Summit County Republicans choose delegates at county caucus |

Summit County Republicans choose delegates at county caucus

Summit County Colorado Republicans Chairman Mike Tabb speaks at the group’s primary caucus Tuesday, March 1, at the Summit County Community and Senior Center.
Jenna deJong/Summit Daily News

On Tuesday, March 1, the Summit County Colorado Republicans gathered at the Summit County Community and Senior Center to choose delegates to represent the group at the nonpresidential primary caucuses.

Because Summit County has a smaller population, the precinct and county caucuses happened on the same night, and in this case, within the span of an hour of each other. As Summit County Colorado Republicans Chairman Mike Tabb put it, community members must have participated in the precinct and county causes before they could move on and participate in other assemblies.

Those who were registered with the Republican party by Feb. 7 were able to run for a delegate seat later that night during the countywide assembly.

During the meeting, 10 delegate seats were chosen to represent Summit County for the Senate District 8 assembly and the House District 13 assembly. The county gets 11 delegates for each of these, and the additional seats for each include Tabb as the vice chair of Senate District 8 and CJ Milmoe, vice chair of the Summit County Colorado Republicans, who is chair of House District 13.

The county also gets 21 votes, or delegates, at the GOP state assembly and 22 votes, or delegates, at the Congressional District 2 assembly.

All of these events are held April 8-9 in Colorado Springs. Additional community members will also be chosen in case any of these delegates cannot attend.

The group didn’t just elect delegates to move on to other assemblies, though. The group also heard from other candidates running as Republicans for local and state positions. One of these attendees was Kremmling resident David Buckley, who is running for House District 13. During his speech, Buckley said he had owned a franchise business that was thriving when it was deemed nonessential during the height of the pandemic. He said his platform would focus on getting Colorado back into a state of prosperity like it was before the virus.

“The reason why (I’m now a Republican) is because this extreme left that’s happening to our country is getting out of control, and we need to … get back to governing economy, agriculture, the way Colorado thrived because that’s our history, and I want to make sure we preserve that,” Buckley said.

The group also heard from Matt Solomon, former Eagle Town Council member, who is running for Senate District 8. Solomon spoke to the group about how he would bring candor and transparency if elected to office.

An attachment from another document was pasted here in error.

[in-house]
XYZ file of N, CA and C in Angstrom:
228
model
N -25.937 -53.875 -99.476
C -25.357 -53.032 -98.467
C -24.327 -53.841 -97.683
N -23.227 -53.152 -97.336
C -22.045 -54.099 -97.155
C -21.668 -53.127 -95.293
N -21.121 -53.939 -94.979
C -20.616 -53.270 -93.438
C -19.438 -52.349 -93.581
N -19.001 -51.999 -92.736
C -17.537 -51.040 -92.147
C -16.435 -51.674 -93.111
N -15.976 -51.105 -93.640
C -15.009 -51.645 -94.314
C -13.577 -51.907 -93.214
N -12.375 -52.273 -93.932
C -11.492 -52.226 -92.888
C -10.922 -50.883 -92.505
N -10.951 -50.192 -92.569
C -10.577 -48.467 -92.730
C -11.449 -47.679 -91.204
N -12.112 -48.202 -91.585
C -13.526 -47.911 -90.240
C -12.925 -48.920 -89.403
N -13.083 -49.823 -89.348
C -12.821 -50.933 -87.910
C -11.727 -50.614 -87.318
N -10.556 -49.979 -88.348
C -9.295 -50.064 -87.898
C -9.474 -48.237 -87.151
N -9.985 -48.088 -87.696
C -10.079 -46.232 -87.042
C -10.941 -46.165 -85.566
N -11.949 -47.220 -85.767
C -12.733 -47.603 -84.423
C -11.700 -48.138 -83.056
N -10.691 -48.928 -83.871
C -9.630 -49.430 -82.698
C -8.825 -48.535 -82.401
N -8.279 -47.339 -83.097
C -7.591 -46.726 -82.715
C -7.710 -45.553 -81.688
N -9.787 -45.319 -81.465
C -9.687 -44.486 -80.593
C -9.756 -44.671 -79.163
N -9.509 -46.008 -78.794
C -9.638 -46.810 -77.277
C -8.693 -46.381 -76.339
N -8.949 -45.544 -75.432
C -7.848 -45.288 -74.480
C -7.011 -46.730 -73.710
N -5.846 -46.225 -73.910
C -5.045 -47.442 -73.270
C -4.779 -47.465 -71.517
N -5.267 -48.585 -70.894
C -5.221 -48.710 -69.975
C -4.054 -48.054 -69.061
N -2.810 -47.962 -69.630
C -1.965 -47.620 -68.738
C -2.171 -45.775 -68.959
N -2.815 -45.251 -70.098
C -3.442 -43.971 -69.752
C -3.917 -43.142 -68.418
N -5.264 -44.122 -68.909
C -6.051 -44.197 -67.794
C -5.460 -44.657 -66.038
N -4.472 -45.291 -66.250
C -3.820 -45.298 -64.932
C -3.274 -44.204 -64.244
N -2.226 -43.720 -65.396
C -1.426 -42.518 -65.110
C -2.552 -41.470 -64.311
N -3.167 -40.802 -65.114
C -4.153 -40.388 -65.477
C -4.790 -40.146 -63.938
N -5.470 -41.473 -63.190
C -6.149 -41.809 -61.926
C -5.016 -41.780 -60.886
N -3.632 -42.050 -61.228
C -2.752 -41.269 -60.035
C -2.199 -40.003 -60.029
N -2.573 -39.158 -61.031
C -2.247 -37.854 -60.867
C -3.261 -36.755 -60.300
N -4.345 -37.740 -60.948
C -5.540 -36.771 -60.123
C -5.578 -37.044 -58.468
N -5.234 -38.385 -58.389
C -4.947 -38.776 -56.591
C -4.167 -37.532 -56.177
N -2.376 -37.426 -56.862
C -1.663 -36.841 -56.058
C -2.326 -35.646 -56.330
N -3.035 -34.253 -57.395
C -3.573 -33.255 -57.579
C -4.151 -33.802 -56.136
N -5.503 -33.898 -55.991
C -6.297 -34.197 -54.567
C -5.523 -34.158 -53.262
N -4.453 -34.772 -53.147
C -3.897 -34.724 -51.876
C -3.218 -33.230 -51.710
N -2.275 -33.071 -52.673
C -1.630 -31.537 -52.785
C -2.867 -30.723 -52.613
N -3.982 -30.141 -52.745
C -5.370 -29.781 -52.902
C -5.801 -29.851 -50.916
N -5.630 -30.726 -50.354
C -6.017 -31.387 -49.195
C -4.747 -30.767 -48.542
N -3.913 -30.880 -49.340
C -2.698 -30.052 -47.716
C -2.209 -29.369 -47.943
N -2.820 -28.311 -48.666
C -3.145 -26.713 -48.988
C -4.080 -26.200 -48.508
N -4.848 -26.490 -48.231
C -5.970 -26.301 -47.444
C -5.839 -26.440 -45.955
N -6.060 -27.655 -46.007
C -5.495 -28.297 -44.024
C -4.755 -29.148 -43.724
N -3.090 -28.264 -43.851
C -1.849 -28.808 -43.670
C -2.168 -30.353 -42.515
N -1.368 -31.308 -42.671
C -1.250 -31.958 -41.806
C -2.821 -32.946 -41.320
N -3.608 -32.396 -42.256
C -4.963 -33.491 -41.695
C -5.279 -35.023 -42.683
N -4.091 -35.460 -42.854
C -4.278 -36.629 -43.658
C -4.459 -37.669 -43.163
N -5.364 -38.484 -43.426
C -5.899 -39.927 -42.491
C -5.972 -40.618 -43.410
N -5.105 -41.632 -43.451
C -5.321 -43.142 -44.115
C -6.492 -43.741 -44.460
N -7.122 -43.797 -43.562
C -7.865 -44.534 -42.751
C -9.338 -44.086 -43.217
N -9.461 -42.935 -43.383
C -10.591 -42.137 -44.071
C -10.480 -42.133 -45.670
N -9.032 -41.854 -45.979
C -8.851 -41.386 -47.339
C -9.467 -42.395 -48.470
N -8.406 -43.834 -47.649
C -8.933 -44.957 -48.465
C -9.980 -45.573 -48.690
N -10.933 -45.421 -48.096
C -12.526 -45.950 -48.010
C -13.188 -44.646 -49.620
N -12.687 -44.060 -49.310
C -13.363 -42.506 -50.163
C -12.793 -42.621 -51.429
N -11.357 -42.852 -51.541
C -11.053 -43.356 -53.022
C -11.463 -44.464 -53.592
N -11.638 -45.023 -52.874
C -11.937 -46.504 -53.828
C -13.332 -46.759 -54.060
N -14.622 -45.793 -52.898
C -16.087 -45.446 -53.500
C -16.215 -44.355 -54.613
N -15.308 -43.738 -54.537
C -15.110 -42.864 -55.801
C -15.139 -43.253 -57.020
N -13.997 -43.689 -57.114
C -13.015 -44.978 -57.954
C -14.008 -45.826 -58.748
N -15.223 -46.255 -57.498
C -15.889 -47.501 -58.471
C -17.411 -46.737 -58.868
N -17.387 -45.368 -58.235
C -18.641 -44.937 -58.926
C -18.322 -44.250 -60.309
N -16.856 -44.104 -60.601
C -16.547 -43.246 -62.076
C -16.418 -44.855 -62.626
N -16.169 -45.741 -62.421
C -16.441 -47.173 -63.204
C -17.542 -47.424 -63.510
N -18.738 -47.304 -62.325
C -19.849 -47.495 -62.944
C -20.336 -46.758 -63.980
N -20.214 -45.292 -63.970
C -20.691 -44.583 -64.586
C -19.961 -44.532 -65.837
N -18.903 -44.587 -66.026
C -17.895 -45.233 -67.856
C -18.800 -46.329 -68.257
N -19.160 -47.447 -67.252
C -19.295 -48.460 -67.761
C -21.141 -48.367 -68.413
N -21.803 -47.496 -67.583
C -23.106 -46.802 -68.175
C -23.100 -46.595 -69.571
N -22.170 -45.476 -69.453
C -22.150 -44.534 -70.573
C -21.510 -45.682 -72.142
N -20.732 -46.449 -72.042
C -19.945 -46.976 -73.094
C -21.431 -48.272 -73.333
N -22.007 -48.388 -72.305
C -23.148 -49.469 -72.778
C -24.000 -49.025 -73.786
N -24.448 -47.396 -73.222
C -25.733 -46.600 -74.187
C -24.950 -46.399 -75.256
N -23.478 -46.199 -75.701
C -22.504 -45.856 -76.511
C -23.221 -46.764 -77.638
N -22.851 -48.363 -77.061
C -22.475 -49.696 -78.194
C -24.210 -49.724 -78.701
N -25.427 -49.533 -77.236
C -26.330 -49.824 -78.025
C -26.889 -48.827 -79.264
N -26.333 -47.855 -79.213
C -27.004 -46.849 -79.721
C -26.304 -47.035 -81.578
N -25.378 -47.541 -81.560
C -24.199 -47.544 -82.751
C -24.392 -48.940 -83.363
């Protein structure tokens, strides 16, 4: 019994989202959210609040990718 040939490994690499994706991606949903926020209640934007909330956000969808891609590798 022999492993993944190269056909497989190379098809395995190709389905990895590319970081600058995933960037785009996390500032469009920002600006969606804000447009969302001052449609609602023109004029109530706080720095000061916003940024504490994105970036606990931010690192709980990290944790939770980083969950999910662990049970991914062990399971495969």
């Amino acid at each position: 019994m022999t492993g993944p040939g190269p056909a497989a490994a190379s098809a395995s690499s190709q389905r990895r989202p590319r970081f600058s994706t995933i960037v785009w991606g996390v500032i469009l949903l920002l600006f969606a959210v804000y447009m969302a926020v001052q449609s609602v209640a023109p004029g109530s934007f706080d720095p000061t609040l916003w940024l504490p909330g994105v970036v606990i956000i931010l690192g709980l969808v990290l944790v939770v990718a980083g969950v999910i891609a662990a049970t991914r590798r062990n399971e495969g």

“When I stepped off the Town Council, prepping for this, the first thing everyone said about me is, ‘We’re going to miss Matt’s candor, and we’re going to miss his honesty,’” Solomon said. “I can guarantee you as senator, you’re going to get the same respect and the same candor and the same honesty from me. The other thing I did on Town Council that I want to apply here as senator is I operated at a level of transparency, one of consistency and one of predictability.”

The only local candidate to speak and ask for a nomination was Allen Bacher, treasurer for the Summit County Colorado Republicans. Though he was not originally planning to run for county commissioner in District 1, he said he didn’t want incumbent Elisabeth Lawrence to run uncontested.

“I am running to keep her honest and make her spend money,” Bacher said. “If there’s a grace of God, I can beat her if I attract enough libertarians.”

One of the last to speak was Grand County Commissioner Rich Cimino, who is also running for Senate District 8. Cimino said he wanted to focus on lessening the liberal sway in the state.

“We all know the liberal story: They say criminals are victims and police are oppressors, and they are wrong,” Cimino said. “Their policies have raised the cost of living and are killing jobs, especially in rural Colorado, and those policies are wrong.”

The Summit County Democratic caucus and assembly will be held at 2 p.m. Saturday, March 5, at Summit High School, where Democratic candidates will be designated for the June 28 primary ballot.

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